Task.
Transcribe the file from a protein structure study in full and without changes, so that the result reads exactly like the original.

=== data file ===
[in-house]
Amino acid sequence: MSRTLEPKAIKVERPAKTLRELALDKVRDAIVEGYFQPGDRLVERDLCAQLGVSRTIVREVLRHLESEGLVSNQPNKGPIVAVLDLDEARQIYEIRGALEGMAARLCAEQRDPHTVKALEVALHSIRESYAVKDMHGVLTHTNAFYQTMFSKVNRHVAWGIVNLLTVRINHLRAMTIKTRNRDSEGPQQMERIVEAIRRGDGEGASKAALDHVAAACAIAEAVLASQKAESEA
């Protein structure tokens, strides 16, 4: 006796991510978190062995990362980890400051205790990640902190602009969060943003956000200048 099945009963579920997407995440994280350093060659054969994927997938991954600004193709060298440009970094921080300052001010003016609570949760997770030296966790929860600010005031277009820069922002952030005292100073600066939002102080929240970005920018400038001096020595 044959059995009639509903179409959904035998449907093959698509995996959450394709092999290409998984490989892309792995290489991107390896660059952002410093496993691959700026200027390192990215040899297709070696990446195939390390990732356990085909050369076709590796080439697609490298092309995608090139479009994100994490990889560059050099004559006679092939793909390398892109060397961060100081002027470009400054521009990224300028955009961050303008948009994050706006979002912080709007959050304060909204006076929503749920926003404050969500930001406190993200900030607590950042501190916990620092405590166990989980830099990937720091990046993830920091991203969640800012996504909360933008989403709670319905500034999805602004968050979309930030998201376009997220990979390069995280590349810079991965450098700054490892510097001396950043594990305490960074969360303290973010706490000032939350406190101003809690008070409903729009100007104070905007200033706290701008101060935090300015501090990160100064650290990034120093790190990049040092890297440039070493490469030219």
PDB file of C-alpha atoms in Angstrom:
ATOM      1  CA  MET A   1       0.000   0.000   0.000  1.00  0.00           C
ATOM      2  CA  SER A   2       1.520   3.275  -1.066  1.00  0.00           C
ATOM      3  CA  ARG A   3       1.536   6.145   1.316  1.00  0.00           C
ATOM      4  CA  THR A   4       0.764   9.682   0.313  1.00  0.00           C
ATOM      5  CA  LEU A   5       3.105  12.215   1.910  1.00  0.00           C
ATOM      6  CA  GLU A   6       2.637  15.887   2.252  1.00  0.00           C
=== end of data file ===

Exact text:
[in-house]
Amino acid sequence: MSRTLEPKAIKVERPAKTLRELALDKVRDAIVEGYFQPGDRLVERDLCAQLGVSRTIVREVLRHLESEGLVSNQPNKGPIVAVLDLDEARQIYEIRGALEGMAARLCAEQRDPHTVKALEVALHSIRESYAVKDMHGVLTHTNAFYQTMFSKVNRHVAWGIVNLLTVRINHLRAMTIKTRNRDSEGPQQMERIVEAIRRGDGEGASKAALDHVAAACAIAEAVLASQKAESEA
């Protein structure tokens, strides 16, 4: 006796991510978190062995990362980890400051205790990640902190602009969060943003956000200048 099945009963579920997407995440994280350093060659054969994927997938991954600004193709060298440009970094921080300052001010003016609570949760997770030296966790929860600010005031277009820069922002952030005292100073600066939002102080929240970005920018400038001096020595 044959059995009639509903179409959904035998449907093959698509995996959450394709092999290409998984490989892309792995290489991107390896660059952002410093496993691959700026200027390192990215040899297709070696990446195939390390990732356990085909050369076709590796080439697609490298092309995608090139479009994100994490990889560059050099004559006679092939793909390398892109060397961060100081002027470009400054521009990224300028955009961050303008948009994050706006979002912080709007959050304060909204006076929503749920926003404050969500930001406190993200900030607590950042501190916990620092405590166990989980830099990937720091990046993830920091991203969640800012996504909360933008989403709670319905500034999805602004968050979309930030998201376009997220990979390069995280590349810079991965450098700054490892510097001396950043594990305490960074969360303290973010706490000032939350406190101003809690008070409903729009100007104070905007200033706290701008101060935090300015501090990160100064650290990034120093790190990049040092890297440039070493490469030219």
PDB file of C-alpha atoms in Angstrom:
ATOM      1  CA  MET A   1       0.000   0.000   0.000  1.00  0.00           C
ATOM      2  CA  SER A   2       1.520   3.275  -1.066  1.00  0.00           C
ATOM      3  CA  ARG A   3       1.536   6.145   1.316  1.00  0.00           C
ATOM      4  CA  THR A   4       0.764   9.682   0.313  1.00  0.00           C
ATOM      5  CA  LEU A   5       3.105  12.215   1.910  1.00  0.00           C
ATOM      6  CA  GLU A   6       2.637  15.887   2.252  1.00  0.00           C